BARD, District Judge.
This case arises on a petition for review of the order of the Referee disallowing petitioner's claim for a real estate brokerage commission.
It appears that on July 25, 1936 Harry B. Grim filed a petition under Section 75 of the Bankruptcy Act, 11 U.S.C.A. § 203, and included in his assets was a farm partly in Weisenberg Township, Lehigh County, and partly in Maxatawny Township, Berks County, Pennsylvania. On January 27, 1937 he was adjudicated a bankrupt under Section 75, sub. s. The Referee fixed $350 a year as rental to be paid by the bankrupt and no default in payment has occurred.
On September 11, 1939 the bankrupt and his wife petitioned the Court for approval of a contract to sell the Weisenberg farm for $4,000, the Farmers Bank and Trust Company, of Kutztown, Pennsylvania, and Laura E. Lutz, lien creditors, joining in the petition. On that date Judge Kalodner issued on Order allowing the sale to be made.The farm was acquired through inheritance by the bankrupt and no accurate description was available. However, a survey directed by the Referee revealed that the acreage was 78 acres 110 perches rather than 105 acres 124 perches as originally contemplated by the parties. Consequently, after some negotiation, the bankrupt and his wife, the purchaser, and the lien creditors filed a stipulation, which was approved by the Referee, agreeing that the price be reduced to $3,750. After the delivery of the deed and the receipt of the purchase money, the petitioner, Henry W. Moatz, a real estate broker, filed a claim for a commission of five per cent of the purchase price, amounting to $187.50. To this claim the Farmers Bank and Trust Company filed its objections. As previously indicated, the objections were sustained by the Referee and the claim was disallowed.
It is to be observed that the petition for approval of the contract of sale made no mention of any real estate brokerage commissions to be paid from the proceeds, although the Order of Sale contained the general direction that "The purchase money * * * be applied to the reasonable and necessary costs and expenses of making sale, administration expenses, and to the claim of the priority creditor and creditors, as their interests may appear."
At the hearing before the Referee, petitioner testified that he was employed by the bankrupt to find a purchaser for an agreed commission of five per cent and that, after negotiating with several prospective buyers, he secured one B. F. Brady who ultimately purchased the farm. He declared: "I was practically the cause of the sale coming through after the fixing of acreage and everything and reduced price." (N.T. 5) He admitted, however, that he never consulted the Farmers Bank and Trust Company or its attorney prior to the consummation of the sale. Further, there is no evidence that Laura E. Lutz, the other lien creditor, knew of petitioner's alleged part in the transaction. It would appear that the lien creditors consented to the sale without notice of the existence of any claim on the proceeds on account of brokerage commissions.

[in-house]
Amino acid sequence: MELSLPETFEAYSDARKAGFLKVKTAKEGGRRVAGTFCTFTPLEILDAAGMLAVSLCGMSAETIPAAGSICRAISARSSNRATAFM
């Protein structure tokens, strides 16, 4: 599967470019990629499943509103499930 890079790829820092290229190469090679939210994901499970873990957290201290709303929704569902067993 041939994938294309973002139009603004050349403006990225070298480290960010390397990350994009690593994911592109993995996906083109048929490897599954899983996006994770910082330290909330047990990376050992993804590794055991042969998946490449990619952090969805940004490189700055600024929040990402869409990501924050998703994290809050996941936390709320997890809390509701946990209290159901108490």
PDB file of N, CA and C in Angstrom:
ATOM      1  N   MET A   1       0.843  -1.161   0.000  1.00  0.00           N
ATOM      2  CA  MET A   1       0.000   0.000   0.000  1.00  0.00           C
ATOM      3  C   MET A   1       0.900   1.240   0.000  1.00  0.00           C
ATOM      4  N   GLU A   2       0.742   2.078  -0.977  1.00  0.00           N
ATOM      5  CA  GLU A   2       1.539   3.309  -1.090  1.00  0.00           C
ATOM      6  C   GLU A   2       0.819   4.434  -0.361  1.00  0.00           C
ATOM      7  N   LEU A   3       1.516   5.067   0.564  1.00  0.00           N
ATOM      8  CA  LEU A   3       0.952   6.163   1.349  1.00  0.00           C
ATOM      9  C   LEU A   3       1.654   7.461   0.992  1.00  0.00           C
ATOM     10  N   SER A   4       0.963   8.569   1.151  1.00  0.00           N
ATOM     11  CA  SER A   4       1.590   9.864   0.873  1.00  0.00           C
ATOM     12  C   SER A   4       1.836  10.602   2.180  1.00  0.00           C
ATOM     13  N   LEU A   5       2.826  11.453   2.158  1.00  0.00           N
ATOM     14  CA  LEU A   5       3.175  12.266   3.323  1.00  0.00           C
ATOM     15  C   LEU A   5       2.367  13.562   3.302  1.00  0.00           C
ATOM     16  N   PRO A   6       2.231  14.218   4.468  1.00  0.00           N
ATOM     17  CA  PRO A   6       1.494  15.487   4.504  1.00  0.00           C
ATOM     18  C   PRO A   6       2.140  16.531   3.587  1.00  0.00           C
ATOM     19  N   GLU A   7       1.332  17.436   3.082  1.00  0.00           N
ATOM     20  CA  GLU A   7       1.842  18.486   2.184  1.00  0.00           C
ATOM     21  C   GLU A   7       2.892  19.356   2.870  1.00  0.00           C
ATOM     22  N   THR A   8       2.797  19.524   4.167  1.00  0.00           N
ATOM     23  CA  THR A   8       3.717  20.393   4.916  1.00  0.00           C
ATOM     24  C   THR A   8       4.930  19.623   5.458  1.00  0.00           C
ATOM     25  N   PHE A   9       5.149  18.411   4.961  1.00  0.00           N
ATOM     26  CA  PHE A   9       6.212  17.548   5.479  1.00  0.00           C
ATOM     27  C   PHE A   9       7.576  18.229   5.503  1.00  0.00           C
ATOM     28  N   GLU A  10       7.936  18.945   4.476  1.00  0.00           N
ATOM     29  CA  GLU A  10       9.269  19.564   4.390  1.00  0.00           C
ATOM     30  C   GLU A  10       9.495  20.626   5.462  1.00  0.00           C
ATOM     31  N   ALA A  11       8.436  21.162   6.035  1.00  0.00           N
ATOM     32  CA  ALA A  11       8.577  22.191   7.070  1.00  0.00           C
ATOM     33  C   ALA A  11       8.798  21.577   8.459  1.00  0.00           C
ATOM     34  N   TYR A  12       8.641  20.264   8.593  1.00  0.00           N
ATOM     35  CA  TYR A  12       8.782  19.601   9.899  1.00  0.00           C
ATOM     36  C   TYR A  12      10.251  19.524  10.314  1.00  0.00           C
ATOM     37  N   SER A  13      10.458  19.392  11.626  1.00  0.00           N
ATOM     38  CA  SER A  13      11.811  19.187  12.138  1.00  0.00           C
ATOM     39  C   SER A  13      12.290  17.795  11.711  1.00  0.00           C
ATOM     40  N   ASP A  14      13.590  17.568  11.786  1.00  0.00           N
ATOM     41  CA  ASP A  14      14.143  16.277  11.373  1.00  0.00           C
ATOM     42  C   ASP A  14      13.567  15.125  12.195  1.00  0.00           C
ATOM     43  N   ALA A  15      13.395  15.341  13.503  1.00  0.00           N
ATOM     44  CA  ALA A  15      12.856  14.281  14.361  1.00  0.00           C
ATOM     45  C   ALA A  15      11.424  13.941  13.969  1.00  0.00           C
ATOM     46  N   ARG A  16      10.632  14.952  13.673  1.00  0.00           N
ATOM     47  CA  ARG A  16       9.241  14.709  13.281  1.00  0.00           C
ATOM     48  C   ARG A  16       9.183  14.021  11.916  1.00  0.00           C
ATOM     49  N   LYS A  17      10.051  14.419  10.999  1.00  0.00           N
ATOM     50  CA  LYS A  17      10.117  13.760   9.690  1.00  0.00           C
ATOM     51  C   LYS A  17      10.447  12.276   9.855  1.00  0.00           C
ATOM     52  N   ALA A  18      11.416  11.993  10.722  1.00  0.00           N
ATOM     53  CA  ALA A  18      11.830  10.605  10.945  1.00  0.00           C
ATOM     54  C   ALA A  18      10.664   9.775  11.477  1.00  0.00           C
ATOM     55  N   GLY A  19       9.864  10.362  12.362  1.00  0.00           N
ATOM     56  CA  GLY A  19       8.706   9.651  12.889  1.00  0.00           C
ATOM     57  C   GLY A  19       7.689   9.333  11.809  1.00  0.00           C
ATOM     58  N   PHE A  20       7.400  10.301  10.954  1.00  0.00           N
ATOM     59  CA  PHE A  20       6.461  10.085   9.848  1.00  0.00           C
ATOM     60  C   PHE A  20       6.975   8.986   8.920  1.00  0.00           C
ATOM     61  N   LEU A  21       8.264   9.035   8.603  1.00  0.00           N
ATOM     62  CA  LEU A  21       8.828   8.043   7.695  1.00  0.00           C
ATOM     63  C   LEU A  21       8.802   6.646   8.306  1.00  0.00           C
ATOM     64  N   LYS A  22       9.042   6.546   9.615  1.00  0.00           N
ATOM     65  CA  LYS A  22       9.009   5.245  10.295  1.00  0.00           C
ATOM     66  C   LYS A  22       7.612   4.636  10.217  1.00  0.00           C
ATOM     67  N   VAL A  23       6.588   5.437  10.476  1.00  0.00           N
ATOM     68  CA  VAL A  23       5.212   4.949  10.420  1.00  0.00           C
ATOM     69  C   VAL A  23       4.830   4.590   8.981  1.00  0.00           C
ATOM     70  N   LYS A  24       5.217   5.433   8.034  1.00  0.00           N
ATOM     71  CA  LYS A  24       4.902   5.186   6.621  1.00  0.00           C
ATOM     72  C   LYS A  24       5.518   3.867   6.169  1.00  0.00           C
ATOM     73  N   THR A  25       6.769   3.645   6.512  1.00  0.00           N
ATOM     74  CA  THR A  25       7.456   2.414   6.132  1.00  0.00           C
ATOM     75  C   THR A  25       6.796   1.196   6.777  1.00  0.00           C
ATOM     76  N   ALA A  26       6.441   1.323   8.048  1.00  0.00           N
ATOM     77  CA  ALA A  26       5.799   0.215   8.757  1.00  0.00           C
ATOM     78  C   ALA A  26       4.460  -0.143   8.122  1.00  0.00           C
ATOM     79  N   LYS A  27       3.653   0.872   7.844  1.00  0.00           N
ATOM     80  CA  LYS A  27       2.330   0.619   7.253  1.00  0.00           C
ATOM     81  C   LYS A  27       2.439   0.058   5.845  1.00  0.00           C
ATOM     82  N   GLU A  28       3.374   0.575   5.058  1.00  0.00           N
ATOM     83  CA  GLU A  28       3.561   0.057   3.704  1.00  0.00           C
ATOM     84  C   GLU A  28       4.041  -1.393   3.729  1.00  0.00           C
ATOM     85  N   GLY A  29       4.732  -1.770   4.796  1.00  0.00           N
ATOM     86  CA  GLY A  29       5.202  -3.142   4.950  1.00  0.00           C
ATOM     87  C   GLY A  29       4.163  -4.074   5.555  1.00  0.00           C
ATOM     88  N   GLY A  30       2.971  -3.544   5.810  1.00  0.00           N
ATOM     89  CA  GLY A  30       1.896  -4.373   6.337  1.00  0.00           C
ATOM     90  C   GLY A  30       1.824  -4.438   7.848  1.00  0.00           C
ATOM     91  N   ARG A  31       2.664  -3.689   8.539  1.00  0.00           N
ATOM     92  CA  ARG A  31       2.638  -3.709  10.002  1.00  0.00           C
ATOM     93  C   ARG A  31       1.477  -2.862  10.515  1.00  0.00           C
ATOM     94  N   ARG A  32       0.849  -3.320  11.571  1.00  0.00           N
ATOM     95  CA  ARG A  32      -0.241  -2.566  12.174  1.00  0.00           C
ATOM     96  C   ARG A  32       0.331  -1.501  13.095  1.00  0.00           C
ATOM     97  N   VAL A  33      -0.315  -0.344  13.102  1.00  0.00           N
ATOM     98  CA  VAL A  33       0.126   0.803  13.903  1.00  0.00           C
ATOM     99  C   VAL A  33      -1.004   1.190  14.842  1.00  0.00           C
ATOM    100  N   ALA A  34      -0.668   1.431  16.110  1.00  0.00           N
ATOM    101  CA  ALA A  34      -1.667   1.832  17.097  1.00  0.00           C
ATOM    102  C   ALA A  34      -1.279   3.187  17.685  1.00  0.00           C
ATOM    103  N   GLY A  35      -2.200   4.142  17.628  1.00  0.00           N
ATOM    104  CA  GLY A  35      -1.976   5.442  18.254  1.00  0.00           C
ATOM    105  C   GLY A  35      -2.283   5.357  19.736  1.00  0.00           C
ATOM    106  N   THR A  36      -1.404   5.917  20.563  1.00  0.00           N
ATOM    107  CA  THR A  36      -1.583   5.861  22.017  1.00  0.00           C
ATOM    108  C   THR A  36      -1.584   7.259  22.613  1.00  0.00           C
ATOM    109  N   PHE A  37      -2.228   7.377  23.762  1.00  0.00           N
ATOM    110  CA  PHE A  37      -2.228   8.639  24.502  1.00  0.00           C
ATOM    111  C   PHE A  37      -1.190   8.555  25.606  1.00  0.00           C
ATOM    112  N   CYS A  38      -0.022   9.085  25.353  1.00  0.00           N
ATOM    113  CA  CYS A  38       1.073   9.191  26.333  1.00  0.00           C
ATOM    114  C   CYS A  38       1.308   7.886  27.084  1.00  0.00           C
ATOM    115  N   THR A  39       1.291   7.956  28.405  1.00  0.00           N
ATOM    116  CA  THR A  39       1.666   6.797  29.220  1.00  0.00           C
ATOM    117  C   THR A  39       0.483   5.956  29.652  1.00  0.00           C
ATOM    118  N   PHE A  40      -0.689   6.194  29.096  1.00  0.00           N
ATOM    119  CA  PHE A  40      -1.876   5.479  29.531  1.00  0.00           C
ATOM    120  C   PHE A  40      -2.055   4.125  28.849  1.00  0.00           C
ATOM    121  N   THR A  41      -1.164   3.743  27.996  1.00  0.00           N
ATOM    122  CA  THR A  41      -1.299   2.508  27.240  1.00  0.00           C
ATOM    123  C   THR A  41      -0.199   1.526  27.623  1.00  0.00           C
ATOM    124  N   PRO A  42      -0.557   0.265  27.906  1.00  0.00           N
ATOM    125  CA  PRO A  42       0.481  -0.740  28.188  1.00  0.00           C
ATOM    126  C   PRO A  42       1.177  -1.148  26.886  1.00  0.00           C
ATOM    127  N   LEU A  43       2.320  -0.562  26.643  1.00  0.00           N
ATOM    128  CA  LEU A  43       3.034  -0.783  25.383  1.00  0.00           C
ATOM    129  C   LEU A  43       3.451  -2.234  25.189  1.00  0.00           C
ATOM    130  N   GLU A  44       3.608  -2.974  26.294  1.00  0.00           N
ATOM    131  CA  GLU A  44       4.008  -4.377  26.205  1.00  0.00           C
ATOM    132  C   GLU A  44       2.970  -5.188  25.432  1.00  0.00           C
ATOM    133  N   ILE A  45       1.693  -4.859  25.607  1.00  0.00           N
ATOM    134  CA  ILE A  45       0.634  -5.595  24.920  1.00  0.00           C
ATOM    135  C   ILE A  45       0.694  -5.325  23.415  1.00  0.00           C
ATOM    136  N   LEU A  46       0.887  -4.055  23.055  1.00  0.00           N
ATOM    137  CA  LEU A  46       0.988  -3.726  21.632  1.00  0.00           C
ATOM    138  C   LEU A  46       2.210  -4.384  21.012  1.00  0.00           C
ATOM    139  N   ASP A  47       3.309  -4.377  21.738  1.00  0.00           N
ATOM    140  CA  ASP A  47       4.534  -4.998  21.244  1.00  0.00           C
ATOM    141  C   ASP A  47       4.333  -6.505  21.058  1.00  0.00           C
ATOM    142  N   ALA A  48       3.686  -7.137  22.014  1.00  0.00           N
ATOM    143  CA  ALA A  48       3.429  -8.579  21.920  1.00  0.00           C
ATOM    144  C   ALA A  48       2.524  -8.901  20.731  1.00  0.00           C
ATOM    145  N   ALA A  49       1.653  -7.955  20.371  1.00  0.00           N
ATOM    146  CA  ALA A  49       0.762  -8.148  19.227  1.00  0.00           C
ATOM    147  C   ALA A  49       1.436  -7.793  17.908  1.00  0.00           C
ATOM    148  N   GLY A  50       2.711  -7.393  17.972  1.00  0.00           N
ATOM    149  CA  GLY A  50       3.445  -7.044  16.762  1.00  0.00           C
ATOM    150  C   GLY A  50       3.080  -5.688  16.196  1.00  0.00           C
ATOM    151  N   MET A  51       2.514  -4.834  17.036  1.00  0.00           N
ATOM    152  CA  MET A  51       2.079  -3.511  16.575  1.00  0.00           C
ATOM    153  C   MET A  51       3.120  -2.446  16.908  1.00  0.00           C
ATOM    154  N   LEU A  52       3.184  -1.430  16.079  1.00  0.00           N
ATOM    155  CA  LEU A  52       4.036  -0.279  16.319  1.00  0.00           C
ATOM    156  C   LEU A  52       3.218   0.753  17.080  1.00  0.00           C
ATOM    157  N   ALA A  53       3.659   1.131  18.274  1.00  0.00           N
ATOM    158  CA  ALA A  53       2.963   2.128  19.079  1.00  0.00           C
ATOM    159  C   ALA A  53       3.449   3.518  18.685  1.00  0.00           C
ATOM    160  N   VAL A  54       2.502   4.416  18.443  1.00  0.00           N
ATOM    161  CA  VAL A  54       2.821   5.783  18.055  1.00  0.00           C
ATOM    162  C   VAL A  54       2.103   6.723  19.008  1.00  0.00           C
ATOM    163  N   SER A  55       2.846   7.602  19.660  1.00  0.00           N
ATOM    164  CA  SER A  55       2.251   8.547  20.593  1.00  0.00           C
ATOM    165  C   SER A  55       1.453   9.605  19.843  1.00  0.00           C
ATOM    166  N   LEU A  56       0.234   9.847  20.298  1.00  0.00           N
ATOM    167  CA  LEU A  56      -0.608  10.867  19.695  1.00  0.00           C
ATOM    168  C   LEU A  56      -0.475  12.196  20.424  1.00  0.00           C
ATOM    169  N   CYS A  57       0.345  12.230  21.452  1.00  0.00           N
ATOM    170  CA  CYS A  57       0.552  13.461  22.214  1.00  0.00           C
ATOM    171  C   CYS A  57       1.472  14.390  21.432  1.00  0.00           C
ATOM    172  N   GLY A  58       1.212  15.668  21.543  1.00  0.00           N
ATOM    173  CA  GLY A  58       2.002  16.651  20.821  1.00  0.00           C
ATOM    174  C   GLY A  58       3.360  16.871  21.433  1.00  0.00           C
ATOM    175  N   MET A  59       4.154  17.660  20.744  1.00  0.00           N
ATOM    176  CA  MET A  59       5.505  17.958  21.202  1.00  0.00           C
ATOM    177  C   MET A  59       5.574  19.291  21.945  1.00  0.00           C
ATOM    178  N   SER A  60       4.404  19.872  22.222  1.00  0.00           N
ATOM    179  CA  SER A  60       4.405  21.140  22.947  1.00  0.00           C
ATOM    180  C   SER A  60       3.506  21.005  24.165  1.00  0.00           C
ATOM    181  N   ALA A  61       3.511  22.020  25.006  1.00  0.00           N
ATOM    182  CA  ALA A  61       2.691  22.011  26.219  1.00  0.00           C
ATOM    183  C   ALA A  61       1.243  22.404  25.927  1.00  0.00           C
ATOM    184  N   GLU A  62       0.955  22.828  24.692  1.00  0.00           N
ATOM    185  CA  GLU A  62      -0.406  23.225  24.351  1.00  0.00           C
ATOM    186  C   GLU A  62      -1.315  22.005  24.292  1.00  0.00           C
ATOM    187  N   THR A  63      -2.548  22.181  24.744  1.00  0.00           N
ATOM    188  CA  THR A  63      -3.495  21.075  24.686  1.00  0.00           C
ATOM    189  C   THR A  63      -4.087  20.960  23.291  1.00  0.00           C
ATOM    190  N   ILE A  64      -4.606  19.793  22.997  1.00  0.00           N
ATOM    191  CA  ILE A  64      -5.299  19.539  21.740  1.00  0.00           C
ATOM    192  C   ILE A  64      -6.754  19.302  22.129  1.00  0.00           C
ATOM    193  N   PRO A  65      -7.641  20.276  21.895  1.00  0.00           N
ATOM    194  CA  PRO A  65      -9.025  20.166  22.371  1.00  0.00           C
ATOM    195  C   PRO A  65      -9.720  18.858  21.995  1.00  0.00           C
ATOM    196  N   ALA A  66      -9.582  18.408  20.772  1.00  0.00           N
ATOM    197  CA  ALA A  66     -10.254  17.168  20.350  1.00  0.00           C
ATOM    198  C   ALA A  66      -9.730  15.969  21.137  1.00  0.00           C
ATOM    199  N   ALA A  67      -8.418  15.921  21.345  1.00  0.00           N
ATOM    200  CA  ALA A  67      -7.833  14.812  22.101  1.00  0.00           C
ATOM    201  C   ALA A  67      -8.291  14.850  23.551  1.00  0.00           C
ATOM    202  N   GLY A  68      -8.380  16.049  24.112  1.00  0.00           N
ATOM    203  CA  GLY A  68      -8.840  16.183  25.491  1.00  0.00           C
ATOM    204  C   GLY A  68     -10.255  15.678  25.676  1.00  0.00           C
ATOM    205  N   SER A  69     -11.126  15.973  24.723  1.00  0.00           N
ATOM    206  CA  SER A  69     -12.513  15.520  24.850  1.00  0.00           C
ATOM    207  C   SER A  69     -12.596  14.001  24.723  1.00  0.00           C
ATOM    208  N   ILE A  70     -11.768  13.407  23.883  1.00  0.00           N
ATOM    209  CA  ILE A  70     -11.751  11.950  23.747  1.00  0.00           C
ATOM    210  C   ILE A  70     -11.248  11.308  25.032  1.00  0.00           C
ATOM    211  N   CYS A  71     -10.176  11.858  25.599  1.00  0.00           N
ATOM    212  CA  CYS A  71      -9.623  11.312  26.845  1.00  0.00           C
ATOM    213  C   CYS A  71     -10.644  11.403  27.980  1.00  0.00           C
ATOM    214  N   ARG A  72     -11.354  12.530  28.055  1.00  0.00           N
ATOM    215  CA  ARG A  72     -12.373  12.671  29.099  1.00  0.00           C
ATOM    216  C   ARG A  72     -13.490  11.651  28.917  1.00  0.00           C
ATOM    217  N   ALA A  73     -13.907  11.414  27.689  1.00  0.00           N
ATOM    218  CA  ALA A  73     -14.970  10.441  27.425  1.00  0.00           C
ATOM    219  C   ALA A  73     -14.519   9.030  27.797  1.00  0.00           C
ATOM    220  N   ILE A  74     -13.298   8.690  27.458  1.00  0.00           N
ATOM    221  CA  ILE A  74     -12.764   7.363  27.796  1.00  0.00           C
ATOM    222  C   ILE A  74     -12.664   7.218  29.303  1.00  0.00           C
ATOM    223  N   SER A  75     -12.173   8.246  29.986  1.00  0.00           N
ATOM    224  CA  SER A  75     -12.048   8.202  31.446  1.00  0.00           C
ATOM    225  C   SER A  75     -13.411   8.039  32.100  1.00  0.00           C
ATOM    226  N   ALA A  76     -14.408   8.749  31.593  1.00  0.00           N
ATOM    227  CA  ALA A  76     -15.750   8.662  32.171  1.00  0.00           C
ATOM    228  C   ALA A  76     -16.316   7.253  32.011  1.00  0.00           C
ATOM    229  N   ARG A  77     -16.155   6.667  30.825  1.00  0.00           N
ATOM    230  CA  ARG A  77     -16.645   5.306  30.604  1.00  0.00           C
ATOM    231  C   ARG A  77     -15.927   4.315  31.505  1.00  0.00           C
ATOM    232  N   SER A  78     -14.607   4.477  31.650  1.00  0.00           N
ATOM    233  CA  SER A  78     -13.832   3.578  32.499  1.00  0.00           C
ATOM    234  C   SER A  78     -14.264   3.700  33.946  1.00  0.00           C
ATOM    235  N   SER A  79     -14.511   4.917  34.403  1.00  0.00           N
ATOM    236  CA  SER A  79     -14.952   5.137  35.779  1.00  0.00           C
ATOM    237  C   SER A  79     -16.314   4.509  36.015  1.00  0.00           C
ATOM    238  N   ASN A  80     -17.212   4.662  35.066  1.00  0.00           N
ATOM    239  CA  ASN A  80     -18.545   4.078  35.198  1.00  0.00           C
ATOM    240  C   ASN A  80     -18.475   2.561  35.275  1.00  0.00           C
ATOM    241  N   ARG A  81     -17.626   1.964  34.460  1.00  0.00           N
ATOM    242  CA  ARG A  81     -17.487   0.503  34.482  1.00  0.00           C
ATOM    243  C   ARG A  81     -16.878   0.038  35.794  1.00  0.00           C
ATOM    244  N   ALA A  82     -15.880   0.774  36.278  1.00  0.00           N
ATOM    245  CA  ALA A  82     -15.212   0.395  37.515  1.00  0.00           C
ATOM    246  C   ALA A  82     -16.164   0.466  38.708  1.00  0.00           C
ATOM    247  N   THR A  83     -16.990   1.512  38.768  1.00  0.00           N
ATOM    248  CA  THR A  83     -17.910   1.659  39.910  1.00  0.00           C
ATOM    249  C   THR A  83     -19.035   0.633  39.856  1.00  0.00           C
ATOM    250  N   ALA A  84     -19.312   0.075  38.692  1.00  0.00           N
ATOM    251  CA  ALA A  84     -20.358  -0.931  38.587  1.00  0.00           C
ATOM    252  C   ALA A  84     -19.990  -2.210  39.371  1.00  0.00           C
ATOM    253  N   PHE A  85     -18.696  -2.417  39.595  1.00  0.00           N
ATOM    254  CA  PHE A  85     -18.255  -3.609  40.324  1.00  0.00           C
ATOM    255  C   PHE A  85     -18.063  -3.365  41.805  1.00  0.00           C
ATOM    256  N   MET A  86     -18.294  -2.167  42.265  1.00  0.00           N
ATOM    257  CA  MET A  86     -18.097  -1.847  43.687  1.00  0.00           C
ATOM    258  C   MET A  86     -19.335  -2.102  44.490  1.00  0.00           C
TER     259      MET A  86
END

In light of the foregoing circumstances, I have reached the conclusion that the order of the Referee ought not to be disturbed. The lien creditors were entitled to notice, before their assent to the sale was obtained, of the employment of a real estate broker and his claim for a commission from the proceeds. Gold v. South Side Trust Co., 3 Cir., 1910, 179 F. 210, 213, certiorari denied, 1910, 218 U.S. 671, 31 S. Ct. 221, 54 L. Ed. 204. This was a relevant circumstance which might have affected their approval of the sale. Moreover, the petition for the Order of Sale ought to have apprised the Court specifically of the claim for brokerage commission. It is to be noted that General Order 45, 11 U.S.C.A. following section 53, provides: "No auctioneer * * * shall be employed by a receiver, trustee or debtor in possession except upon an order of the court expressly fixing the amount of the compensation or the rate or measure thereof. * * *" Although the foregoing relates to public sales, no reason appears why private real estate brokers should constitute a more favored class. The policy of law underlying General Order 45 would seem equally applicable to the circumstances existing in the present case.
Petitioner argues, further, that Judge Kalodner's Order decreeing that "reasonable and necessary costs and expenses of making sale" be paid out of the proceeds is conclusive on his right to recover. The Referee was of the opinion that, in light of the circumstances noted above, these words should not be construed as a direction to pay brokerage commissions and, with this interpretation, I am in complete agreement. A contrary conclusion would set a dangerous precedent in enabling brokers to charge the proceeds of a sale with claims for services rendered without notice to the Court or the lien creditors. It is clear that such a result cannot be sanctioned by this Court. Gold v. South Side Trust Co., supra.
Accordingly, the order of the Referee hereby is confirmed.
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